The gods have left...

November 23, 2016
Author Jānis Taurens
Published in Review from Latvia

Gut House on the Print Level, exhibition by Evita Vasiļjeva, installation view, kim?, 2016. Photography: Ansis Starks

When thinking about the new series of exhibitions at the ‘kim?’ contemporary art centre,[1] which opened on 26 October, and, more broadly, about the current situation with art, the following words came to mind: “The gods have left.” Actually, it would be more precise to say “The gods have picked up their coats and left…”, because this thought came to mind on recalling the coat hangers resembling human corpses in Jānis Dzirnieks’ exhibition-installation. The statement on its own is quite trivial: something similar was expressed by Hegel in his lectures on aesthetics regarding the permissiveness of the content of art, and this diagnosis suits the 19th and 20th centuries as well as it does the 21st century. (I should add that some artists working today have not noticed the departure of the gods; however, their work does not count as contemporary art, and would most likely not be found in the exhibition space at ‘kim?’.) But the exhibitions of work by Evita Vasiļjeva, Ojārs Pētersons, Krišs Salmanis and Jānis Dzirnieks all confirm ‘the departure of the gods’ in some special way, perhaps because they are all put next to each other.

Texts (explanatory notes?) accompany the guide to the layout of the exhibitions; as I read them, I recognise excerpts from a conversation that took place nearby, a few weeks before the exhibitions opened. It was in an empty space on the other side of the courtyard, a space in which Vasiļjeva had a studio for a time. In the published version of the conversation, however, the speakers include Epicurus and other strange characters, but at least Epicurus fits my theme. Let us remember his conclusion that the blissful gods do not bother to care for humans (see Letter to Menoeceus, 123–124), and so we can say that the gods were and are absent and indifferent (also with regard to aesthetic permissiveness), both for the ancient Epicureans and for us today.

The exhibitions let us think in broader categories of time. For example, Vasiļjeva’s works are a testimony to the battle regarding sculpture as a tradition creating spatial objects in the ‘age of mechanical post-reproduction’. The very instruments of reproduction are turned back into sculptural objects; strange creations hang from the ‘black paintings’ like insides turned outwards, until finally I step inside… and the artist quietly touches my shoulder and says: “You’ve climbed into the work of art.” The red colouring on the floor is not an attempt to make the light-grey concrete areas of the floor less conspicuous; instead, it is her work with consciously dissolved boundaries between it and the surrounding environment. Confused, I mutter something about Carl Andre and his artwork, which I once stepped on and tripped over at an exhibition…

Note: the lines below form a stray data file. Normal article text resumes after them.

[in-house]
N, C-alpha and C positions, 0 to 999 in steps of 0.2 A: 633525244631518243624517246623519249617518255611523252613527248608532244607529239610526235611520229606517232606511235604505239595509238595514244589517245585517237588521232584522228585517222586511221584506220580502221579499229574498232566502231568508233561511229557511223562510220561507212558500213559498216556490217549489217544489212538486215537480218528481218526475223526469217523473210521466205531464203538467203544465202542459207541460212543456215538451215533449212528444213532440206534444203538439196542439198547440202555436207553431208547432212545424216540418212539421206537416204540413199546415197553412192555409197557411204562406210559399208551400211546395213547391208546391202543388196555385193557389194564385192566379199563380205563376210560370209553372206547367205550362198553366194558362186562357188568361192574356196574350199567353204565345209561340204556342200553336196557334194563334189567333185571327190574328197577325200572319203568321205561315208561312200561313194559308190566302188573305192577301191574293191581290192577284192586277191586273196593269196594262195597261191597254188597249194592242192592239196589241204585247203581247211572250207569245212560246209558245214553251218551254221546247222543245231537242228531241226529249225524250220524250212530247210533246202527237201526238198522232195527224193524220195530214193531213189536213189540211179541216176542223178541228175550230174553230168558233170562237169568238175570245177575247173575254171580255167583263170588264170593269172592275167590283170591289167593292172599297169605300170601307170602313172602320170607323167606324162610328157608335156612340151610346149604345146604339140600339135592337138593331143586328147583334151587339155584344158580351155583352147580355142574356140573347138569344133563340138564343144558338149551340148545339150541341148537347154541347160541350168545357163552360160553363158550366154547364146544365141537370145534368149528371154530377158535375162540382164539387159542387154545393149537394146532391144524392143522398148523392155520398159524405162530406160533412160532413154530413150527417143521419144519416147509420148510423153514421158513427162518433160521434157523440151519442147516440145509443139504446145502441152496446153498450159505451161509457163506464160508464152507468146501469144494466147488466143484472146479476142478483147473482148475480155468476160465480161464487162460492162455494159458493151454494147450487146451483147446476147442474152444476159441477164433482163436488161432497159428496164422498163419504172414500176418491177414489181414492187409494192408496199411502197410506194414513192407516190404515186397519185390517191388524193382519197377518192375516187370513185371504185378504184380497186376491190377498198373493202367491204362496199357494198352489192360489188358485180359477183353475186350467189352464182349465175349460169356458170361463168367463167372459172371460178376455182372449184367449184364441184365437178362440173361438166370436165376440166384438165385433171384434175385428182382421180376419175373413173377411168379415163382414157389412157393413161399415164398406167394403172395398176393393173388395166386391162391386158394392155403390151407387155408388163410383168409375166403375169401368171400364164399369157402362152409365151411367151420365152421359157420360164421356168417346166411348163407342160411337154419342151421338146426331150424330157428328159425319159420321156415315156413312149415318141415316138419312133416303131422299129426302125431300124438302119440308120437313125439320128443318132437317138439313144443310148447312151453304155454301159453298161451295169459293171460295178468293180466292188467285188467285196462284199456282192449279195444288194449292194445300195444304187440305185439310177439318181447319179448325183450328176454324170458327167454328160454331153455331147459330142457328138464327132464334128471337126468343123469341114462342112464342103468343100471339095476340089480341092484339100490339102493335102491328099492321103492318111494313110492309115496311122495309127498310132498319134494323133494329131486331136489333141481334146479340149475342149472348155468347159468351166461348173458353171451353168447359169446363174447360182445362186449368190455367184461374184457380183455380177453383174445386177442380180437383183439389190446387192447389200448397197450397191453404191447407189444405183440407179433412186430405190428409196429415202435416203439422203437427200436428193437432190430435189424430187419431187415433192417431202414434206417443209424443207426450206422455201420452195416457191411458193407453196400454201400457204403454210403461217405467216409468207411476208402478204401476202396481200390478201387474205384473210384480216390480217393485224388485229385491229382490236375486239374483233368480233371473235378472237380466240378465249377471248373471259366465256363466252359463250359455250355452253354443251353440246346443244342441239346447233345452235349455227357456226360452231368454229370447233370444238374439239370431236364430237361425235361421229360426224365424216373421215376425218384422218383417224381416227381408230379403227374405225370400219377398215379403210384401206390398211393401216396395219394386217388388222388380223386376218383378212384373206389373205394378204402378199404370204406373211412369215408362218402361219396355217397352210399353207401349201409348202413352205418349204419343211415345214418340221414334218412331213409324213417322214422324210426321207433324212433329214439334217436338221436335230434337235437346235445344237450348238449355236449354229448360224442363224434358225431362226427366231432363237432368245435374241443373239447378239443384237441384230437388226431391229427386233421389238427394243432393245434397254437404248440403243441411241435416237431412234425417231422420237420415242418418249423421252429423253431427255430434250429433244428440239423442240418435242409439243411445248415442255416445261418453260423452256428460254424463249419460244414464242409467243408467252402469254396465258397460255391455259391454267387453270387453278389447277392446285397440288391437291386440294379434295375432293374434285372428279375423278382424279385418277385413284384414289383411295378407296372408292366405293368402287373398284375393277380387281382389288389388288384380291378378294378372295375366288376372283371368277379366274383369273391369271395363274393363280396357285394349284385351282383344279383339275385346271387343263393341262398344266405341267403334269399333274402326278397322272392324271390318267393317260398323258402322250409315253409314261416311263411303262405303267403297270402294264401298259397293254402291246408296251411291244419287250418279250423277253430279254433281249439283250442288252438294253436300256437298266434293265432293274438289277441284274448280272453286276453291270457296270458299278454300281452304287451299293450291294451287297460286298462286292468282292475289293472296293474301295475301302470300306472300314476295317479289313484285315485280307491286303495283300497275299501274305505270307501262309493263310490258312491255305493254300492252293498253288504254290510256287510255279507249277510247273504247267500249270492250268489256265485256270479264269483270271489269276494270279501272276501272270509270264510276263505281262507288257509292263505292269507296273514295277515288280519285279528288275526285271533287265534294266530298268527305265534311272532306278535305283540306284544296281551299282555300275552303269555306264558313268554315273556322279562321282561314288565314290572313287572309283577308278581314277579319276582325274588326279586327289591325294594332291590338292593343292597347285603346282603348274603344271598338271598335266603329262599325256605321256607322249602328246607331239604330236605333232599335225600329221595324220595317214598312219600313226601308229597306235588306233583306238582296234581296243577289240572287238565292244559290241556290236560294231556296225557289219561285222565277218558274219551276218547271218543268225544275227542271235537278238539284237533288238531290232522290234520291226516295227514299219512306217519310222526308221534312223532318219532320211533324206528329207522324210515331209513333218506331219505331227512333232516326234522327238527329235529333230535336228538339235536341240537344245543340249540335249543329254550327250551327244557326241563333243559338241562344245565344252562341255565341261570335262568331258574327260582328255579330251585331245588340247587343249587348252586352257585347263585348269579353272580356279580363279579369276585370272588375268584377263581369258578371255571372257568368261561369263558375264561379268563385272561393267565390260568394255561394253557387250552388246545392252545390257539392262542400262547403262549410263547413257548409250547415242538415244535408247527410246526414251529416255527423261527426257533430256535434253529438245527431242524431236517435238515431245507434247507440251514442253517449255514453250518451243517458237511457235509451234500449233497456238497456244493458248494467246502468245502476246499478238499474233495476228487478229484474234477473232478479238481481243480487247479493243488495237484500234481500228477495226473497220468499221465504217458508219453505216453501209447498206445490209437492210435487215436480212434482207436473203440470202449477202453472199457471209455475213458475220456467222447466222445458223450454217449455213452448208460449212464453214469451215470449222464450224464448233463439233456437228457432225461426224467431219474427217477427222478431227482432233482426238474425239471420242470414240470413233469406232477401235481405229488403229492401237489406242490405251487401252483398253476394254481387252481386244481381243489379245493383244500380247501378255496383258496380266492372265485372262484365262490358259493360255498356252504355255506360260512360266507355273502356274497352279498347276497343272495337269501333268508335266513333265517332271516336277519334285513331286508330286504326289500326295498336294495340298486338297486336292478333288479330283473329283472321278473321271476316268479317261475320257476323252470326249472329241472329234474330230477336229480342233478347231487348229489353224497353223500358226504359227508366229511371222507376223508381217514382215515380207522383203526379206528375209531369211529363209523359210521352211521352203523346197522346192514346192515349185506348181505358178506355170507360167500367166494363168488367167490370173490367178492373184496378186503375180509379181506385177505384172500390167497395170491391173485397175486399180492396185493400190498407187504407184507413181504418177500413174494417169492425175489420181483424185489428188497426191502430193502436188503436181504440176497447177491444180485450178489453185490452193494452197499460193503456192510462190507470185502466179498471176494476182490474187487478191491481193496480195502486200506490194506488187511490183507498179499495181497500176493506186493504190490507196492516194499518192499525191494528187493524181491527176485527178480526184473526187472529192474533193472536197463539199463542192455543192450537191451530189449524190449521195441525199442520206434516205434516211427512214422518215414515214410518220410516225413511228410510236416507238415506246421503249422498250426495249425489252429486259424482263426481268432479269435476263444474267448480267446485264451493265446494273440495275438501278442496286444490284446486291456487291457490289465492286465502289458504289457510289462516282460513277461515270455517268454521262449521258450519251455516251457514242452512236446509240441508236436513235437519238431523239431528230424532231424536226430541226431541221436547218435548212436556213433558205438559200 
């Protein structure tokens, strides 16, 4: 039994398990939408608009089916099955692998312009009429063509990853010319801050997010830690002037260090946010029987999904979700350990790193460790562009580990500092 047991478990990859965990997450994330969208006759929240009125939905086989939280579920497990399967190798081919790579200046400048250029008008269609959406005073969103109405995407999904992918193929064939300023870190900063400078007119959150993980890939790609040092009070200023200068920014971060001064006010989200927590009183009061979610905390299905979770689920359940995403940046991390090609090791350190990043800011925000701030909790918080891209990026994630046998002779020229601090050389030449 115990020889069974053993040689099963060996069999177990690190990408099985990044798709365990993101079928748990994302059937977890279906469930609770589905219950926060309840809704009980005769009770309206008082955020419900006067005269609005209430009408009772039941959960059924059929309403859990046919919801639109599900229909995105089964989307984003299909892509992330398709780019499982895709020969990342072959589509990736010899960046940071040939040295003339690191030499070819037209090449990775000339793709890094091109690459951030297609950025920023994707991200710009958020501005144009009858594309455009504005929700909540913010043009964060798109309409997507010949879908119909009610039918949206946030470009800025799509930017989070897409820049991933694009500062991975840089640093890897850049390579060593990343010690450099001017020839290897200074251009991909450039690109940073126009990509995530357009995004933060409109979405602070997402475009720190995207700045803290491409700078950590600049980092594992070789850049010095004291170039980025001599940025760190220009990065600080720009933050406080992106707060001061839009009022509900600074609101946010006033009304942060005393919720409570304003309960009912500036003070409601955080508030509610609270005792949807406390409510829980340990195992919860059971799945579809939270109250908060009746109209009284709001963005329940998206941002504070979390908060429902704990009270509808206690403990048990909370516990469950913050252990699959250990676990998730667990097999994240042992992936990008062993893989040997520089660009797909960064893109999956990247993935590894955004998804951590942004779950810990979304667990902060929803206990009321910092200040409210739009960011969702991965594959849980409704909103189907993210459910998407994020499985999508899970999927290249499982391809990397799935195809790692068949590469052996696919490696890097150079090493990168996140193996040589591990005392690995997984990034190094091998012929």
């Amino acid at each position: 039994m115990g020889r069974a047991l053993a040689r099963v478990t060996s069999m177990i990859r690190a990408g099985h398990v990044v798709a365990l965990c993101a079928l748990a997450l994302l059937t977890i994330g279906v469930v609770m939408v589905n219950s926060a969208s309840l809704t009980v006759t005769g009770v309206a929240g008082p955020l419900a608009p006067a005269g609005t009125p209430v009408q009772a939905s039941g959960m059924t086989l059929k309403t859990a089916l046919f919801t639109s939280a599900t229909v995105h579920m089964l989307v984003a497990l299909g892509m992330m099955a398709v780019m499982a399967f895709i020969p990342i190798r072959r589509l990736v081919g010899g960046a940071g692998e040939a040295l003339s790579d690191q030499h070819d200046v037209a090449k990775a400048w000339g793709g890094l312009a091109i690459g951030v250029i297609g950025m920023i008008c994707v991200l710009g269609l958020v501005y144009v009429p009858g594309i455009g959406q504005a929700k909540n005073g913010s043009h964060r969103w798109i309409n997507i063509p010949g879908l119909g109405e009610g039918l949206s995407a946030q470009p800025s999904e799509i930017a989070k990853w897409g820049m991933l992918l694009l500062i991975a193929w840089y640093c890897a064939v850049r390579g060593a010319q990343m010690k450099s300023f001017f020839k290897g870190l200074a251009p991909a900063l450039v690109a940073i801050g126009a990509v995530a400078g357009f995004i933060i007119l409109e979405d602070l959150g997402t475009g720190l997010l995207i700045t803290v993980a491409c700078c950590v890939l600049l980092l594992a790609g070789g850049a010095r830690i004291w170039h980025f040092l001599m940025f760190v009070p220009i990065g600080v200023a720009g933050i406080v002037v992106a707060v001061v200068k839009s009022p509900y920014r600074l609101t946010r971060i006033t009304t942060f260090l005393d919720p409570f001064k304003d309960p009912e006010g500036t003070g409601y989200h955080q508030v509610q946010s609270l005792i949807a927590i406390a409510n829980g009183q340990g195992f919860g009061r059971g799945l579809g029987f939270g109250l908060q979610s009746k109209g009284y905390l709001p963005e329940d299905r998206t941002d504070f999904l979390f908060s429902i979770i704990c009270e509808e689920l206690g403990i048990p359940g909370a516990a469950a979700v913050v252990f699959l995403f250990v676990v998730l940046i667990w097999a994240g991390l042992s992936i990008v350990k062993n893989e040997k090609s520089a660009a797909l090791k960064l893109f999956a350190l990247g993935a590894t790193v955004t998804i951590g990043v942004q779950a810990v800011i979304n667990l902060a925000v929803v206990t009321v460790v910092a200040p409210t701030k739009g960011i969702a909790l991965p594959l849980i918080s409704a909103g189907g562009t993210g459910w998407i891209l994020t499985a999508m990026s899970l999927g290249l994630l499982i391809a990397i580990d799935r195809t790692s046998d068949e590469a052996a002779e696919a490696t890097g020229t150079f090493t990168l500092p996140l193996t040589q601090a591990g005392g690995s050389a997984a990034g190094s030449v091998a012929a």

Vasiļjeva’s work is serious, and I do not mean this as criticism.[2] ‘Seriousness’ can also be understood as a lack of reflective distance, or irony that might otherwise allow us to observe the chosen means of expression from afar: there are too many of them in Dzirnieks’ installation (including the tribute to “the aesthetics of the metaphysics of indefinite intimations”[3]). If we’re looking for irony, the origins of which, by the way, are also found in the Ancient world, then we need to look in the direction of Salmanis and Pētersons. I use ‘Salmanis’ metonymically, because I actually mean his artwork, to which I somehow automatically attach an element of the meaning of irony. Pētersons, for his part, is witty whenever and wherever we meet, with no need for metonymy. But his artwork… that’s a slightly more complicated issue.


Waiting for the Next Minute, exhibition by Jānis Dzirnieks, installation view, kim?, 2016. Photography: Ansis Starks


second hand, exhibition by Ojārs Pētersons, installation view, kim?, 2016. Photography: Ansis Starks